Sunday 11 December 2016

JFK bodyguard breaks his silence

The assassinated US president's secret service agents want to set the record straight, writes Donal Lynch

Published 21/11/2010 | 05:00

THE secret service agent who was at John F Kennedy's side on the day he was assassinated has written for the first time of the moment Kennedy was killed, and focuses new attention on the role of the American president's Irish-born driver.

  • Go To

In a new book, The Kennedy Detail, Clint Hill tells authors Gerald S Blaine (also a former JFK secret service agent) and journalist Lisa McGubbin how he saw the former US president collapse into the back of his car and into his wife's blood-stained arms after being shot while being driven through Dallas in November 1963.

The couple were rushed to hospital, and on the way Jackie Kennedy looked at her dying husband and said: "What have they done? What have they done?"

Hill is the figure in the famous Zapruder home movie of the killing, which shows him climbing on to the back of the president's limousine. He was later officially recognised for his bravery, but spent the following decades drowning out the conspiracy theory questions with alcohol.

"I heard the first shot, saw the president grab his throat, lurch left, and I knew something was wrong," Hill recalls.

"When I got to the presidential vehicle, just as I approached it, a third shot rang out, hitting the president

in the head, just above the right ear, and left a hole about the size of my palm."

Now in his 70s, Hill still remembers the tragic day clearly: "There were blood and brains spewed about over myself and the car."

The book's account of the killing also shines new light on the actions of William Greer, the driver of JFK's car and a native of Co Tyrone.

Greer's actions have always been a controversial part of the Kennedy assassination lore, with some of the wilder conspiracy theories claiming that he slowed down because he was an Ulster Protestant who disliked Kennedy's Catholic faith -- a fact his son Richard appeared to allude to.

Richard Greer was interviewed in 1991 and added grist to the mill of the conspiracy theory. When asked, "What did your father think of JFK?" Richard Greer reportedly responded: "Well, we're Methodists . . . and JFK was Catholic . . ."

Kenneth O'Donnell (special assistant to Kennedy), who was riding in the motorcade, later wrote: "If the Secret Service men in the front had reacted quicker to the first two shots at the President's car, if the driver had stepped on the gas before instead of after the fatal third shot was fired, would President Kennedy be alive today?"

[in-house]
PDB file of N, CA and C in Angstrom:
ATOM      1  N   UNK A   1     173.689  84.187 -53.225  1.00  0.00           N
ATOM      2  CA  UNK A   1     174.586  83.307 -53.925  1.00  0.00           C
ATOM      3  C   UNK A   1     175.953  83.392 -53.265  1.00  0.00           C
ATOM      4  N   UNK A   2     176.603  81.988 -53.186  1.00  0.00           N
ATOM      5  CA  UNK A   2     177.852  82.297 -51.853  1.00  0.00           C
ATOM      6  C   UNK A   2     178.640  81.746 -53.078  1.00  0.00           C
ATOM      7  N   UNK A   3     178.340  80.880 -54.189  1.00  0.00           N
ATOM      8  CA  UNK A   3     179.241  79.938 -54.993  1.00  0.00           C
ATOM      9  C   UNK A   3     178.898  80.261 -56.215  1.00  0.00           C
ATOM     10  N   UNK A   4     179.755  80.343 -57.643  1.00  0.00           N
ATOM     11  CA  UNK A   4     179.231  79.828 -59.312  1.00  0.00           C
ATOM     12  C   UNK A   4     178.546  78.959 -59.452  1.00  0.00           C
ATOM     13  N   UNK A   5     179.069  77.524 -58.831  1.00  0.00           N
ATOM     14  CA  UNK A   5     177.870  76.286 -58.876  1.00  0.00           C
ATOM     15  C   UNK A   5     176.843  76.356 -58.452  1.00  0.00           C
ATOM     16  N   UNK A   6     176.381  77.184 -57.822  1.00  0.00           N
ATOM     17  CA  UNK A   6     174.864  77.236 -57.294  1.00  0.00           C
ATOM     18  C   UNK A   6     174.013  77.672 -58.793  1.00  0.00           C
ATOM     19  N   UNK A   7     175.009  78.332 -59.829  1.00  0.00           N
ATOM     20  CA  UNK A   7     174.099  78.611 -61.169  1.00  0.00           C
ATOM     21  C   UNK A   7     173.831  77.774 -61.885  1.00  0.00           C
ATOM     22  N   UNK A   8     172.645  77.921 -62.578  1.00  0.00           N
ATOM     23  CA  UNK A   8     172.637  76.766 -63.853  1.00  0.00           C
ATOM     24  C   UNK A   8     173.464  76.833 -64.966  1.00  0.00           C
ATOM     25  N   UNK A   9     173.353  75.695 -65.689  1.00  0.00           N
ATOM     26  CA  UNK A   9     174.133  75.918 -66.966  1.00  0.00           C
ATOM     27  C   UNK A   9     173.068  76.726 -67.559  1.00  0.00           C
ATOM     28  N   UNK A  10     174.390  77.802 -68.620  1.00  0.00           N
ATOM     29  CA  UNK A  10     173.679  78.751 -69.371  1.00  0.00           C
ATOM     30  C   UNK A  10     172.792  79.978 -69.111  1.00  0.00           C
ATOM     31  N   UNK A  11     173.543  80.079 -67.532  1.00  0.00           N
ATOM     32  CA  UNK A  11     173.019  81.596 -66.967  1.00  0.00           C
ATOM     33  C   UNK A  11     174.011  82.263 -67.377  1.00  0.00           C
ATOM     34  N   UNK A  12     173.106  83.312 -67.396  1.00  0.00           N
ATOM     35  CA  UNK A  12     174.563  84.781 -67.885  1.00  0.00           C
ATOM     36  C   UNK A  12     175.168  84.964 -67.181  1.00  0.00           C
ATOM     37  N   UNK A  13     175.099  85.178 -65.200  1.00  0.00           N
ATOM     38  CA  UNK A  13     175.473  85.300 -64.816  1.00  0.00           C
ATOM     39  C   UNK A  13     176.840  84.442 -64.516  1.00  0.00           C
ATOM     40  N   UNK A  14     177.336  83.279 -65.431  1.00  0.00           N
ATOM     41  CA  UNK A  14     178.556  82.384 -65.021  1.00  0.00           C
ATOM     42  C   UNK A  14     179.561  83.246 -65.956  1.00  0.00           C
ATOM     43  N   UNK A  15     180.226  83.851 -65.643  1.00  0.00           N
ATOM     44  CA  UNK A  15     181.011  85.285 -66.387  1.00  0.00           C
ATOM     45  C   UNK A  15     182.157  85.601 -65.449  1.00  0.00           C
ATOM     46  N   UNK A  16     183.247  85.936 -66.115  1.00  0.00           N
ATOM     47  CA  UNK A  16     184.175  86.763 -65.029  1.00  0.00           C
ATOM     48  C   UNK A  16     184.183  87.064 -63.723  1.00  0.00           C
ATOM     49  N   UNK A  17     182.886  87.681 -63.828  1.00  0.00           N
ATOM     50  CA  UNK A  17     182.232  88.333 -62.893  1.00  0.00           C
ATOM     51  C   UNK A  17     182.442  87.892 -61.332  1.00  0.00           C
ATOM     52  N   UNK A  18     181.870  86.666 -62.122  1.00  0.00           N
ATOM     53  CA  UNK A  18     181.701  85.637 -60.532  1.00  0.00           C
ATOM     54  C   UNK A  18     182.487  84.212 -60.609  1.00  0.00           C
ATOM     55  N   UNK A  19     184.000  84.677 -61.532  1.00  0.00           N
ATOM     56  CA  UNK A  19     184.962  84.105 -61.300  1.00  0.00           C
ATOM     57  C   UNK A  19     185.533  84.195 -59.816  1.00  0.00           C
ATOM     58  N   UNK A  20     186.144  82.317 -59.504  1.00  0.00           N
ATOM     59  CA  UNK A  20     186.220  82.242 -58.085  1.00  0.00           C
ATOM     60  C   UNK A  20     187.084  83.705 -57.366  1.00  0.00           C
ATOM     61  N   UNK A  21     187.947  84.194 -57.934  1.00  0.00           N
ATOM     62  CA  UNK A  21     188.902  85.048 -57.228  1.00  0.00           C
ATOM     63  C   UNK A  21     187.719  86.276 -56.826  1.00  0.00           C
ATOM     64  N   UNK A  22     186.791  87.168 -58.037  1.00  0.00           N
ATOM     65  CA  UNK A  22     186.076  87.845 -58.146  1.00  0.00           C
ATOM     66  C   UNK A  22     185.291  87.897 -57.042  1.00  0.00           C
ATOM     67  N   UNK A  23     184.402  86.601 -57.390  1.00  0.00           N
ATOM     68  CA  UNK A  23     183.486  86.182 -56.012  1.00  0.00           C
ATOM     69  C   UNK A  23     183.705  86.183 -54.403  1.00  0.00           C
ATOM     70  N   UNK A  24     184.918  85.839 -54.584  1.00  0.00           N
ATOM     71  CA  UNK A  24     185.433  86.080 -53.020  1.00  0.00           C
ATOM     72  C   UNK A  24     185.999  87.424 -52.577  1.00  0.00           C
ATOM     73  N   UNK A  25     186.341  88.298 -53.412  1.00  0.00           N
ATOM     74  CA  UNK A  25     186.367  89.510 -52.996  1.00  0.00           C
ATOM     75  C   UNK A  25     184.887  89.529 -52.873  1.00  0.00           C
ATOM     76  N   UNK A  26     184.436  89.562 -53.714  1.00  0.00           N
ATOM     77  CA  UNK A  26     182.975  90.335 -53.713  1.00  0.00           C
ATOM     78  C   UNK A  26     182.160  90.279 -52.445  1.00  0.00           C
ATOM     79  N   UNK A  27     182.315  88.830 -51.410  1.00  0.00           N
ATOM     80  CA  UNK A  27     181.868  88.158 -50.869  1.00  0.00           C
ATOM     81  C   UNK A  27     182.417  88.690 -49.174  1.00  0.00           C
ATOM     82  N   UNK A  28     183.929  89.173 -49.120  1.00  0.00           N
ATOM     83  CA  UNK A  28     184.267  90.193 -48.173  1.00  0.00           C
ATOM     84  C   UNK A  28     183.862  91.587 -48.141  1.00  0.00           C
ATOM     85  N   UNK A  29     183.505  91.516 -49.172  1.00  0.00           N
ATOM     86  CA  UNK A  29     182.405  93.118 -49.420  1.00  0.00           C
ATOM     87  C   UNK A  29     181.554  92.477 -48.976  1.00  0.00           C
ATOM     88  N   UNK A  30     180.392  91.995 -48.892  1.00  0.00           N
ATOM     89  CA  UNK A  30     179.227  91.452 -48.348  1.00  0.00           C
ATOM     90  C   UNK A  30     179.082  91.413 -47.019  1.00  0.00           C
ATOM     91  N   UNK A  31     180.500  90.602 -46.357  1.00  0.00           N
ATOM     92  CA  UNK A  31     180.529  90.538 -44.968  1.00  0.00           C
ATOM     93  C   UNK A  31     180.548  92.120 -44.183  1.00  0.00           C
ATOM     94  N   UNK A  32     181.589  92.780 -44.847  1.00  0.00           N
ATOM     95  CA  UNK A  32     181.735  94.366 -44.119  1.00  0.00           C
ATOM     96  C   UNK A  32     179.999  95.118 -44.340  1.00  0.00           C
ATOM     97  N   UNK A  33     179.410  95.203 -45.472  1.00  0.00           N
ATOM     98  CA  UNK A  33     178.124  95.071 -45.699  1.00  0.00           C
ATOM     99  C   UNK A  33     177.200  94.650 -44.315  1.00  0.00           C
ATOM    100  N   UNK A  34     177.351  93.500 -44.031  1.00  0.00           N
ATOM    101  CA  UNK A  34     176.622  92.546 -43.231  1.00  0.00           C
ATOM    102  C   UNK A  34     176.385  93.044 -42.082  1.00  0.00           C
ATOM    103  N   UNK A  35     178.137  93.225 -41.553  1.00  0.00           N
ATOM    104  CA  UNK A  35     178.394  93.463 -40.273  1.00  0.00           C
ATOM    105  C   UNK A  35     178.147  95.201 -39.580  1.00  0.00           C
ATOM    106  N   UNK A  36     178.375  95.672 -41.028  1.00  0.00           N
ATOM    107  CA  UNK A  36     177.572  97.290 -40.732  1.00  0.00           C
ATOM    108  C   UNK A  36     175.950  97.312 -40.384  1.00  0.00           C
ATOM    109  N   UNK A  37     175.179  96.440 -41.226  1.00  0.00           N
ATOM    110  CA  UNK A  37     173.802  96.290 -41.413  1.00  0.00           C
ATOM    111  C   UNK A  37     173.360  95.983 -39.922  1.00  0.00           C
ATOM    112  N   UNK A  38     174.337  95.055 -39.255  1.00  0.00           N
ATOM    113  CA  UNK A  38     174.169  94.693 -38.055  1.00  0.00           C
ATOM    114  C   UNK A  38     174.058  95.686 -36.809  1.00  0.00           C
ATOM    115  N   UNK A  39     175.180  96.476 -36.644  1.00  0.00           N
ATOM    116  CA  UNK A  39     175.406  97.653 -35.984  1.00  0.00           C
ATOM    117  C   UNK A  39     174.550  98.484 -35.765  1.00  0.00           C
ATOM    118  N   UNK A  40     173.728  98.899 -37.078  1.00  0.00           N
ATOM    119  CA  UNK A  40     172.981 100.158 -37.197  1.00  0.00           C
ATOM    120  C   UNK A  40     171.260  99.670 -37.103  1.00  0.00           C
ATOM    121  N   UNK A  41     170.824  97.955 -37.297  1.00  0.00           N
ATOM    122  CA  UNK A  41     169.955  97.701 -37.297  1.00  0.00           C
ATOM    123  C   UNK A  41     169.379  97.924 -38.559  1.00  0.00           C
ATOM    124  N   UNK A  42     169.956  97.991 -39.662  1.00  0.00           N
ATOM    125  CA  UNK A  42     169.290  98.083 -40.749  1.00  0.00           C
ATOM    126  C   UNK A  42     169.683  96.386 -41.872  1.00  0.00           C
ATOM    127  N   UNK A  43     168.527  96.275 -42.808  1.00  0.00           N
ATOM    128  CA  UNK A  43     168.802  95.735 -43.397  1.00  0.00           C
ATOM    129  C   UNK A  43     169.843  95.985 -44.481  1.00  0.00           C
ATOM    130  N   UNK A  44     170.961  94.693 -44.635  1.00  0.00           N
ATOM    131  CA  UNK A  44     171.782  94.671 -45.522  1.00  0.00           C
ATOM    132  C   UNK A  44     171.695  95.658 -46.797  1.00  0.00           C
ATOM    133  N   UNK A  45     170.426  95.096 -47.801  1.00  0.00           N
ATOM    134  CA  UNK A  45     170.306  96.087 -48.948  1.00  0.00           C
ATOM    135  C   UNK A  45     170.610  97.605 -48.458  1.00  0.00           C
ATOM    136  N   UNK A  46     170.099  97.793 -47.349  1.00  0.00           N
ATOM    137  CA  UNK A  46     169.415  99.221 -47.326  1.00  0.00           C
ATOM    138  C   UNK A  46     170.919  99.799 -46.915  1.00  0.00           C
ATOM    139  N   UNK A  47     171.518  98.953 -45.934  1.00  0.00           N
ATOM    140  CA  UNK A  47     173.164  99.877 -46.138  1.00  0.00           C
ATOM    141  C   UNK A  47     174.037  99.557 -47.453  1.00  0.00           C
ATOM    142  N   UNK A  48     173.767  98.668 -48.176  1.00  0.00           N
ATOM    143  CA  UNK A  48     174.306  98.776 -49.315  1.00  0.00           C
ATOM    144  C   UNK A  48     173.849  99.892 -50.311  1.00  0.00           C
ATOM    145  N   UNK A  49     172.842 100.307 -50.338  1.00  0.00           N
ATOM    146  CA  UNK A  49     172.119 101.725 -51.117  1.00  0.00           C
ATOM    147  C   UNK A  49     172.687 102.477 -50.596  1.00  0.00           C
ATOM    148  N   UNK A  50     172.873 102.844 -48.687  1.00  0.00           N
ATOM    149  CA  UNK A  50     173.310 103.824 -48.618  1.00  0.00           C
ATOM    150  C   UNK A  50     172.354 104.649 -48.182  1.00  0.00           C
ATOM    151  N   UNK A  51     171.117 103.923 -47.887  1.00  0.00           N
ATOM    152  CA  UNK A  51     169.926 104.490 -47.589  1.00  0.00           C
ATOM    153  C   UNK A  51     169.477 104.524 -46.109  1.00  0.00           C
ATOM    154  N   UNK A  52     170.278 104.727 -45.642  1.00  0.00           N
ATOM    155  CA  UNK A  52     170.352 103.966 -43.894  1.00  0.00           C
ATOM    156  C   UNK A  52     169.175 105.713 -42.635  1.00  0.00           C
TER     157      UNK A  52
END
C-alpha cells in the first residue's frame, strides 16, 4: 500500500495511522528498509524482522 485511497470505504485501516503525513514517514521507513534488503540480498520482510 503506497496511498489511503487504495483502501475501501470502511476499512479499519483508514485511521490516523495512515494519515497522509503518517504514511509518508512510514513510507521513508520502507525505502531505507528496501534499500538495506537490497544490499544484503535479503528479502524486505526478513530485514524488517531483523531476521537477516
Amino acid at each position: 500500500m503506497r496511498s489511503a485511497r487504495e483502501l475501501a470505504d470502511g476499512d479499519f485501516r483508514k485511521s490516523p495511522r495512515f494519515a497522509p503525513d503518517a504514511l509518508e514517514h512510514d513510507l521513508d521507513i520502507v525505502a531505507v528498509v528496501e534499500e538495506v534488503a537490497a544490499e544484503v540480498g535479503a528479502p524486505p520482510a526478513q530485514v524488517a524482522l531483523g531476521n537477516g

The book, however, also concludes that President Kennedy himself may have had an even greater role in his own demise.

While many have taken the Secret Service to task for providing inadequate, sluggish, or even neglectful care of Kennedy on the day in question, the authors maintain that JFK, though aware of the risks, was insistent upon remaining accessible to voters -- and that he often ordered his agents to stand down.

Further obscuring the record was an order from Secret Service Chief James Rowley barring agents from discussing Kennedy's preferences for fear that the public might place some accountability for the assassination on the president himself.

In the book, Hill and several of the other agents in charge of Kennedy's detail also discuss what it was like to work in the White House, and address a number of rumours -- such as the "tabloid fodder" on the affair between John F Kennedy and Marilyn Monroe, which they say never happened.

Their anecdotes also include more whimsical moments, such as the time Jackie Kennedy asked permission to smoke a cigarette.

At the time nobody knew that she was a smoker, and she wanted to make sure the secret service had checked the area so it was 'safe' to have a crafty fag, away from prying eyes.

The Secret Service agents hope their pronouncements in the book will put an end to the endless conspiracy theories which have grown up around President Kennedy's assassination.

Author and ex-agent Gerald S Blaine writes: "Most of history today has been written by what I call a cottage industry called 'conspiracy'.

"If we didn't speak up and give a balance to this, history would never know exactly what happened."

Sunday Independent

Read More

Promoted articles

Editors Choice

Also in World News